TJ Deeley from the Velindre Hospital and T Hale from Bristol General Hospital reviewed radiotherapy (Deeley and Hale BJR 1973; 46(550): 906-910) and many of these developments are recorded in the papers published in the BJR and in supplements and reports. The early years of radiotherapy were hampered by a lack of dosimetry and radiotherapy was put onto a scientific footing in the the1930s. The advances in cancer treatment cannot be illustrated better than by observing the changes to the management of Hodgkin’s disease and these were detailed by David Smithers from the Marsden Hospital (Smithers BJR 1973; 46(550): 911-916). Smithers had started work at the Cancer Hospital in 1935 and saw dramatic changes during his professional lifetime. Harold Hewitt from the Gray Laboratory at Mount Vernon Hospital then reviewed how the applications of clinical research and radiobiology increased our knowledge of cancer and enabled improved clinical treatments (Hewitt BJR 1973; 46(550): 917-926). It has already been stated that WV Mayneord was a master of providing detailed information and practical examples of the applications of physics to medicine and the series of invited reviews ended with his review of mathematics “See Mystery to Mathematics Fly!” (Mayneord BJR 1973; 46(550): 927-931).
Professor J. Rotblat (1908-2005)
Joseph Rotblat KCMG, CBE, FRS was President of the BIR in 1971-72 and was a strong supporter of our Institute until his death in 2005.
Joseph Rotblat was born in Poland and became a British citizen. He went to Liverpool University in 1939 to work with James Chadwick who had discovered the neutron. He then went with Chadwick's group to the USA in 1944 to work on the Manhattan Project to build the atomic bomb. Joseph Rotblat was appointed professor of physics at St. Bartholomew’s Hospital in 1950, retiring in 1978. After the war his work on nuclear fallout made a major contribution to the partial test ban treaty. He was a signatory of the Russell-Einstein manifesto and was the general secretary of the Pugwash Conferences on Science and World Affairs (www.pugwash.org ) from its origin until 1973, becoming its president in 1988. In 1995, with the Pugwash Conferences, he received the Nobel Peace Prize for his efforts towards nuclear disarmament. His Presidential Address of 1972 should be read by everyone at all interested by the ethical and moral implications of science (Rotblat BJR 1972; 45,(534): 397-404). As he said: “Both individually and collectively as members of this institute we can contribute to this effort (to save our civilisation) and help in creating conditions in which man will live not only in better health, but also in peace and security.”
Various deaths are recorded in the pages of the BJR.
William David Coolidge (1873-1975)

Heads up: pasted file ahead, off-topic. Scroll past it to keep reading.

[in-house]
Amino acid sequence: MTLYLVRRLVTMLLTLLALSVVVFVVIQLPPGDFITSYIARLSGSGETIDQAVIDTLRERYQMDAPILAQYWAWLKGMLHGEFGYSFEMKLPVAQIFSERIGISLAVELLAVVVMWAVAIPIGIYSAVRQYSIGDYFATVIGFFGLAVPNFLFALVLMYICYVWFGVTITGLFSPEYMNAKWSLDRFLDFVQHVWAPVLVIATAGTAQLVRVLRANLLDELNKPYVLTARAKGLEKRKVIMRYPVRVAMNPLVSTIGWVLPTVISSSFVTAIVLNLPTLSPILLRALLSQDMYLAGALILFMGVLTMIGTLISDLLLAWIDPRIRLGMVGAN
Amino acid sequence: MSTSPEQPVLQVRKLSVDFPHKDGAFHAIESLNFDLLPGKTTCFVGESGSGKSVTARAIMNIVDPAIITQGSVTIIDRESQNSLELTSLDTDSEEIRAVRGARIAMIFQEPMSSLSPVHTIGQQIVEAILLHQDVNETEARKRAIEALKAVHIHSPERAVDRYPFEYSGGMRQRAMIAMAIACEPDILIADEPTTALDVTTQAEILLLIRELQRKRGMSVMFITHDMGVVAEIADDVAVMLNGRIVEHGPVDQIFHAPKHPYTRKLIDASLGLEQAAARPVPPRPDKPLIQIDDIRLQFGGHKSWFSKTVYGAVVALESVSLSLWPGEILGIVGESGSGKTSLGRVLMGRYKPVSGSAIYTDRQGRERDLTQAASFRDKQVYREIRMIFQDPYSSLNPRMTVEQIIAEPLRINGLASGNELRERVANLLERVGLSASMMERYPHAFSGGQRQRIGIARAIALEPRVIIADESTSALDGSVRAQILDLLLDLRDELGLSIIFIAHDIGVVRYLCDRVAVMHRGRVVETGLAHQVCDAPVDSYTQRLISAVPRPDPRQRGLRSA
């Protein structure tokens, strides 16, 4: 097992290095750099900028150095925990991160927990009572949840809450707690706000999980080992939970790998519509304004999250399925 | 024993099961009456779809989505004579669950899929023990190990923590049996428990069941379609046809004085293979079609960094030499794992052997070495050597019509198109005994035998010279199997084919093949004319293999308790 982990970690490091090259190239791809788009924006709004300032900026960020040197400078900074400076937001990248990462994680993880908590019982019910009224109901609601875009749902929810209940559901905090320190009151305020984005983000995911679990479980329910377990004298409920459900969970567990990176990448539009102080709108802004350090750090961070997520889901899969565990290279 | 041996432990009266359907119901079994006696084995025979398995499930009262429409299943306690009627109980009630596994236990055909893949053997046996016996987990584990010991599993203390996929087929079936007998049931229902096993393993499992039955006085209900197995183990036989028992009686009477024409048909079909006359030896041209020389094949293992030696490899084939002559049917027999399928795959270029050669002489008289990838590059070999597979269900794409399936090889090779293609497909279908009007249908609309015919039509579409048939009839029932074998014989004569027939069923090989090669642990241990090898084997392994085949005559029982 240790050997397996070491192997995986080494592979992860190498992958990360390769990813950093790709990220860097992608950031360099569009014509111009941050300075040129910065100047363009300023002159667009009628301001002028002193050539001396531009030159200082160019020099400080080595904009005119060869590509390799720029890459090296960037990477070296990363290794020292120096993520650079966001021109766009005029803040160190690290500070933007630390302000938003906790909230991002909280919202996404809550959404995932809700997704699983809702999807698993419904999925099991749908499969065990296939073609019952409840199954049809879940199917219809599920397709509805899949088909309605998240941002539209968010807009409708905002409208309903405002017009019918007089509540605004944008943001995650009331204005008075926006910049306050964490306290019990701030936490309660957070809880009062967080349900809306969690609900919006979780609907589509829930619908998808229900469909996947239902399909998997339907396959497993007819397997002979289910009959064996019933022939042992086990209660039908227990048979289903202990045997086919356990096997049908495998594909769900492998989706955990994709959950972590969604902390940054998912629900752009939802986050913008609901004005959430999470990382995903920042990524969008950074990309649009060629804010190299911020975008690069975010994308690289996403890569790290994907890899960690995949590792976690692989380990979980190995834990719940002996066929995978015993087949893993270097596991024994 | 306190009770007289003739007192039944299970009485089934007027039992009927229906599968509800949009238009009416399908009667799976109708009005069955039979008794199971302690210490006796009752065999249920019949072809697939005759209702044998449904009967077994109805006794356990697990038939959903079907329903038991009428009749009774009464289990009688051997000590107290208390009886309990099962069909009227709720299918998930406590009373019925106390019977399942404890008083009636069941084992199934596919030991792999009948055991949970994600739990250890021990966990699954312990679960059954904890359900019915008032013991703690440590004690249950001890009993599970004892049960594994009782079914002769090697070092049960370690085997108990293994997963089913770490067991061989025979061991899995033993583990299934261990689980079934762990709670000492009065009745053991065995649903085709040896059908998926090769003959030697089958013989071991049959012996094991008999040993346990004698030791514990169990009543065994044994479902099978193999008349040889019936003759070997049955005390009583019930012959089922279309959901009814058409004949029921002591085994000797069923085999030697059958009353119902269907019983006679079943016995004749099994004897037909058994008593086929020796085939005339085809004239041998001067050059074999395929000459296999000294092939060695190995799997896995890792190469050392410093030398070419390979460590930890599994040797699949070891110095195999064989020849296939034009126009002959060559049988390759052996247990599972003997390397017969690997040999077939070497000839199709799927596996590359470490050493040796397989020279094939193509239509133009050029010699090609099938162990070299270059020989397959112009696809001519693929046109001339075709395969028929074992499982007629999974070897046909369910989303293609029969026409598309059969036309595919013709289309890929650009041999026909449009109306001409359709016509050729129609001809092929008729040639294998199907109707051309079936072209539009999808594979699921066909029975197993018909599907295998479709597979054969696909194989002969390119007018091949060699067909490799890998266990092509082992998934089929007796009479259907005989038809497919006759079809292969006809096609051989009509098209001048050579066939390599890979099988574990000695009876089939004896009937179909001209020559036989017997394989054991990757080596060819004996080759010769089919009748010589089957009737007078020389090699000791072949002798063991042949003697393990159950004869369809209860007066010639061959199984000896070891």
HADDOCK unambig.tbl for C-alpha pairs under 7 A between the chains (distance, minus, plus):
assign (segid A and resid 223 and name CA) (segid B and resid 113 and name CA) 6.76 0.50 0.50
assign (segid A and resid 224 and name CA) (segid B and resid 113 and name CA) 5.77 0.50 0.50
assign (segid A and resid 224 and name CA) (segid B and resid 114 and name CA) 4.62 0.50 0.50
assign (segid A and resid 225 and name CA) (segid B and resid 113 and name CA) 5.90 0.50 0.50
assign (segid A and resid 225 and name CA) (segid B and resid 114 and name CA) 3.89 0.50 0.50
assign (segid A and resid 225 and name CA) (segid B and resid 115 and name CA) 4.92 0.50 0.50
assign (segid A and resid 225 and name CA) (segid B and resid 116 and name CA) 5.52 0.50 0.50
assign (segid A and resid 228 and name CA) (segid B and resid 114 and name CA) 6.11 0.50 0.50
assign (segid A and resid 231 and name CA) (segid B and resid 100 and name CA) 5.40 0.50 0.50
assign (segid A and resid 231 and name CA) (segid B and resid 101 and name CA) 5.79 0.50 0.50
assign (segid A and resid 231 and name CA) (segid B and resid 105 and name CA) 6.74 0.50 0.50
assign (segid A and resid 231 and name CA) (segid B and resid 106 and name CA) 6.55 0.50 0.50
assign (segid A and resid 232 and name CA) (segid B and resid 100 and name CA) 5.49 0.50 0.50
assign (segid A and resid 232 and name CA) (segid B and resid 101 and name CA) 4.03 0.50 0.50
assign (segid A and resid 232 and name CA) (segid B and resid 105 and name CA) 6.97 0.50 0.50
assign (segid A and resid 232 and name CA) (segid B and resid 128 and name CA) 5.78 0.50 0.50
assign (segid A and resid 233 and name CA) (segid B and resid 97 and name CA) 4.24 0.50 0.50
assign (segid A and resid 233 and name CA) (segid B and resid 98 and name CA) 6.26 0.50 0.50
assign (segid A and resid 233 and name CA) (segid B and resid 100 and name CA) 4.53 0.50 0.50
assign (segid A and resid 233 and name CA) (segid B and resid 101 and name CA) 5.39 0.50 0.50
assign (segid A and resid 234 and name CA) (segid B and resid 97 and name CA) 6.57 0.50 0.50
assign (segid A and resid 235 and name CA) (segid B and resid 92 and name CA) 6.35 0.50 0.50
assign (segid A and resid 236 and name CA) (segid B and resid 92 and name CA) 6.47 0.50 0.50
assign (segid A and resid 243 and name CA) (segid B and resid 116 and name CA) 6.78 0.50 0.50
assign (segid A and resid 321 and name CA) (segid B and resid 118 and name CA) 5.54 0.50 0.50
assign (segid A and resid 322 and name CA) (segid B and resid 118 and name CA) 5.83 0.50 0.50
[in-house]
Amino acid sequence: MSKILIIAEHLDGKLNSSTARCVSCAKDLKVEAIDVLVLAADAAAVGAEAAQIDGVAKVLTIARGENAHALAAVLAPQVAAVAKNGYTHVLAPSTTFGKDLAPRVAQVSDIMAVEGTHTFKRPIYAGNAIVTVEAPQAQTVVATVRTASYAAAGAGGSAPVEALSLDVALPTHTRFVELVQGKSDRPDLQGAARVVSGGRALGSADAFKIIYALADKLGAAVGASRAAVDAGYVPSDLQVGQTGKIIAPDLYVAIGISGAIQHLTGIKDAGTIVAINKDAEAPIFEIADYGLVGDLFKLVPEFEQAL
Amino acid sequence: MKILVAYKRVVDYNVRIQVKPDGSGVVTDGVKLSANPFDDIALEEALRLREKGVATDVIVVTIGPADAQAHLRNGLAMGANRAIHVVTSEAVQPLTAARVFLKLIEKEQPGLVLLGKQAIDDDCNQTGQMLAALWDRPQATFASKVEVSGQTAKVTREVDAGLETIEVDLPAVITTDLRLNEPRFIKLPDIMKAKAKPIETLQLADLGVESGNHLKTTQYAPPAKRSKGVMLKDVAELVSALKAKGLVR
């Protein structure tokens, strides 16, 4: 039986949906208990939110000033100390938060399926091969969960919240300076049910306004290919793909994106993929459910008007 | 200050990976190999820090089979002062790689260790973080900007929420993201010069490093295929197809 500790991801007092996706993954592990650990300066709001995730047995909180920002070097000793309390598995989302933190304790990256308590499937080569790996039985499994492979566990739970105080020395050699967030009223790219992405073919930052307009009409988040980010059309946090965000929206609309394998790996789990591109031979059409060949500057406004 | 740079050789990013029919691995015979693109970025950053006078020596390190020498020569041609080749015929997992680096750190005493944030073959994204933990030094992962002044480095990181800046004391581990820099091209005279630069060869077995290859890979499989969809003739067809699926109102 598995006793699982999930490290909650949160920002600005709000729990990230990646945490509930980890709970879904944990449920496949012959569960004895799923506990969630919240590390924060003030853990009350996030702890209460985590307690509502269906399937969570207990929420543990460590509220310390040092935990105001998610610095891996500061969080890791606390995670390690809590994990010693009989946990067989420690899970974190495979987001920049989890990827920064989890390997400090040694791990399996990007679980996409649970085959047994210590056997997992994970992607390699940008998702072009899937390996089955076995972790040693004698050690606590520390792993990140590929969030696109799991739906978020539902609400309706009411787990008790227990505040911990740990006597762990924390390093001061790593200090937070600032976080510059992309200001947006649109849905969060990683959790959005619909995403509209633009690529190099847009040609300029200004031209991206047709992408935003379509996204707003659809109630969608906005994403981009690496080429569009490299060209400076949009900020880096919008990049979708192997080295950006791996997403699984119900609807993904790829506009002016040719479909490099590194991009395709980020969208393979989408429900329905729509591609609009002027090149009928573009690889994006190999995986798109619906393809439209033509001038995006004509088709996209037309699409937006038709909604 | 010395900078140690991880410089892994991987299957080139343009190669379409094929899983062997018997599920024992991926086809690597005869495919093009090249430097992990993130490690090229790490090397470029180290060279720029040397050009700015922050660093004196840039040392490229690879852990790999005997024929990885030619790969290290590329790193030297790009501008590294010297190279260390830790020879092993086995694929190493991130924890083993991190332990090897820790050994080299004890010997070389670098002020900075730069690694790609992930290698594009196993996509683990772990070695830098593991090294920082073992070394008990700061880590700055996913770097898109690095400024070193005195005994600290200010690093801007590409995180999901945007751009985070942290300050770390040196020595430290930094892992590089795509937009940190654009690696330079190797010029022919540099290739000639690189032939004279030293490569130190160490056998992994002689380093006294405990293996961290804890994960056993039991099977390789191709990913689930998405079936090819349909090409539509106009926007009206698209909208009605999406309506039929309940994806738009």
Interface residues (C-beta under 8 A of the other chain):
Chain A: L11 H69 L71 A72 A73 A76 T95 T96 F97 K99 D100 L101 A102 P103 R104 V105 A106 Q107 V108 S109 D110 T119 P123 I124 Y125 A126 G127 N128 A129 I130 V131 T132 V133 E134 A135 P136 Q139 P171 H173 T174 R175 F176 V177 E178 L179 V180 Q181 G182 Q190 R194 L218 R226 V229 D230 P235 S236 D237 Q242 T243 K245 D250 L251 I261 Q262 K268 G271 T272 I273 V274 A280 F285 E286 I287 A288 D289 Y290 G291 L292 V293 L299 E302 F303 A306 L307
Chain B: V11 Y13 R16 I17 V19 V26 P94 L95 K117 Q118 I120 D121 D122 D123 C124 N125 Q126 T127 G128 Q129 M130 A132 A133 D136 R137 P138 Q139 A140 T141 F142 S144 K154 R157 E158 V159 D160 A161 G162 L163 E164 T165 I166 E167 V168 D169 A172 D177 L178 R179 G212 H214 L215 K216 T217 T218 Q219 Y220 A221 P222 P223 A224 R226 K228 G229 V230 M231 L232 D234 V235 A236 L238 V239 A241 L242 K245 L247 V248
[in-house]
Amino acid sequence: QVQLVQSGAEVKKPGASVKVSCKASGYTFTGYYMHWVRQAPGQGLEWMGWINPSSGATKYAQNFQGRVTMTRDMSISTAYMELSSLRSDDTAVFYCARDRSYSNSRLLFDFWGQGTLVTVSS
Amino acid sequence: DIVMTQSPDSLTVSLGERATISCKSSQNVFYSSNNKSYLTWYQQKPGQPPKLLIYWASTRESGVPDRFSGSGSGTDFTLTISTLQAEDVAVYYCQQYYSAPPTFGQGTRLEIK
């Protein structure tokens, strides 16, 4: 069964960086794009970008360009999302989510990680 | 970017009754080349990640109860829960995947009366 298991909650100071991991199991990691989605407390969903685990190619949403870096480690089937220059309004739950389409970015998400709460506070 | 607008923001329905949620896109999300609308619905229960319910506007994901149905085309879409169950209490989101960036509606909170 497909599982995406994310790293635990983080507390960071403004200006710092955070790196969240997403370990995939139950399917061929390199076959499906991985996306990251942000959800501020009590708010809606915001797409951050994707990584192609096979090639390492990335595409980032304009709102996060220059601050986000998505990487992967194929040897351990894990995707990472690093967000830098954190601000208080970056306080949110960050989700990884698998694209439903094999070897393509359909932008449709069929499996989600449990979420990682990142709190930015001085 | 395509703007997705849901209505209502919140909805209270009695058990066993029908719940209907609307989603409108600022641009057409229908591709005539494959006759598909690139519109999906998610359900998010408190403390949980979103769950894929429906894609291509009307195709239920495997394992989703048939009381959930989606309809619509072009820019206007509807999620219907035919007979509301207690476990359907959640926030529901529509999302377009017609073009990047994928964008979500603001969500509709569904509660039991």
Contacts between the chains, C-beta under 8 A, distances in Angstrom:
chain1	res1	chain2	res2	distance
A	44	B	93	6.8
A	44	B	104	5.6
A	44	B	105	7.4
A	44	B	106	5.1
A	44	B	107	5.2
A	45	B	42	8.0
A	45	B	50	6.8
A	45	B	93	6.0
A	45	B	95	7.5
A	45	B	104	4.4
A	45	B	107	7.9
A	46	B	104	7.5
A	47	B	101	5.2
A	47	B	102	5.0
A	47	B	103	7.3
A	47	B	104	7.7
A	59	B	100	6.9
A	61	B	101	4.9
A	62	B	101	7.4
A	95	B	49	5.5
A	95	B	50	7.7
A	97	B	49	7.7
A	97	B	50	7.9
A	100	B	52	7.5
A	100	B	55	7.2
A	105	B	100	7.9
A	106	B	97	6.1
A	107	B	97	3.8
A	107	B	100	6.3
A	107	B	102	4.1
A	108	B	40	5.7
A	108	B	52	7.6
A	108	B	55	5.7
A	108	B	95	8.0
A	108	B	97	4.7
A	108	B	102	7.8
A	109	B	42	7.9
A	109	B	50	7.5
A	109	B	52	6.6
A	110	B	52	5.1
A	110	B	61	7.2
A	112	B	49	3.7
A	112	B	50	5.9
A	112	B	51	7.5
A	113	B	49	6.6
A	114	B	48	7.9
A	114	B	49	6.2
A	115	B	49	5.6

William David Coolidge (1873-1975) died on February 3rd 1975 in Schenectady, NY (Trout BJR 1975; 48,(576): 1050). William Coolidge was a major figure in radiology and the Coolidge tube which is the basis for all modern X-ray tubes.
Gordon Hamilton Fairley (1930-1975)
Tragically Gordon Hamilton Fairley who was Professor of Medical Oncology at St Bartholomew’s Hospital was killed when walking his dog when a bomb was exploded in London (AKT BJR 1976; 49(577): 100). He was killed by a Provisional Irish Republican Army car bomb in London on 22 October 1975. The bomb was intended for Sir Hugh Fraser, his wife Lady Antonia Fraser and their guest Caroline Kennedy, who lived nearby.
George Simon died in 1977 and his obituary written by George du Boulay described the life of this remarkable man (du Boulay BJR 1978; 51(602): 159). His book “Principles of Chest X-ray Diagnosis” is a classic (Rackow BJR 1957; 30(353): 273). George Simon made many contributions to chest radiology and encouraged radiological-pathological correlation working with the pathologist Lynne Reid at the Brompton Hospital (Simon and Reid BJR 1959; 32(377): 291-305) and their work on emphysema is classic. George Simon gave the Mackenzie Davidson Memorial lecture in 1968 (Simon BJR 1968; 41(489): 642-647) and considered the future of radiology. He considered the new techniques of ultrasound and nuclear medicine that were competing with radiology. He would have been fascinated by modern CT scanning and MRI of the chest.
Image source: du Boulay BJR 1978; 51(602): 159
Cuthbert Andrews (1882-1972)
Cuthbert Andrews died in 1972 and was a manufacturer on radiological equipment. He was a strong supporter of the BIR and was president. He was also a strong supporter of radiography. He prepared the 1953 BIR Handbook and the 1962 edition included the Charter which he worked so hard for the BIR to achieve. Cuthbert Andrews read a delightful paper to the Society of Radiographers in January 1934 (Andrews BJR 1934; 7(76): 246-252). The section “The Little Old lady in Black” is a radiographic classic and has been reprinted many times. Do read this little piece and remember the final words of the little old lady in black “’ow kind they was to me when I was in the X ray.” He considered the future of the radiographer in July 1932 (Andrews BJR 1932, 5(55):570-580) and this is worth reading if only for his amusing and informal style. In his Presidential Address of 1953 (Andrews BJR 1954; 27(314): 81-85) he spoke on the X-ray Industry and the Institute and described the close links between the two.
Peter Kerley (1900-1979)
The chest radiologist Peter Kerley died in 1979 (Starer BJR 1979;, 52(619); 604). “PK” was one of the world’s leading cardiothoracic radiologists and made many contributions other than his well known “B” line.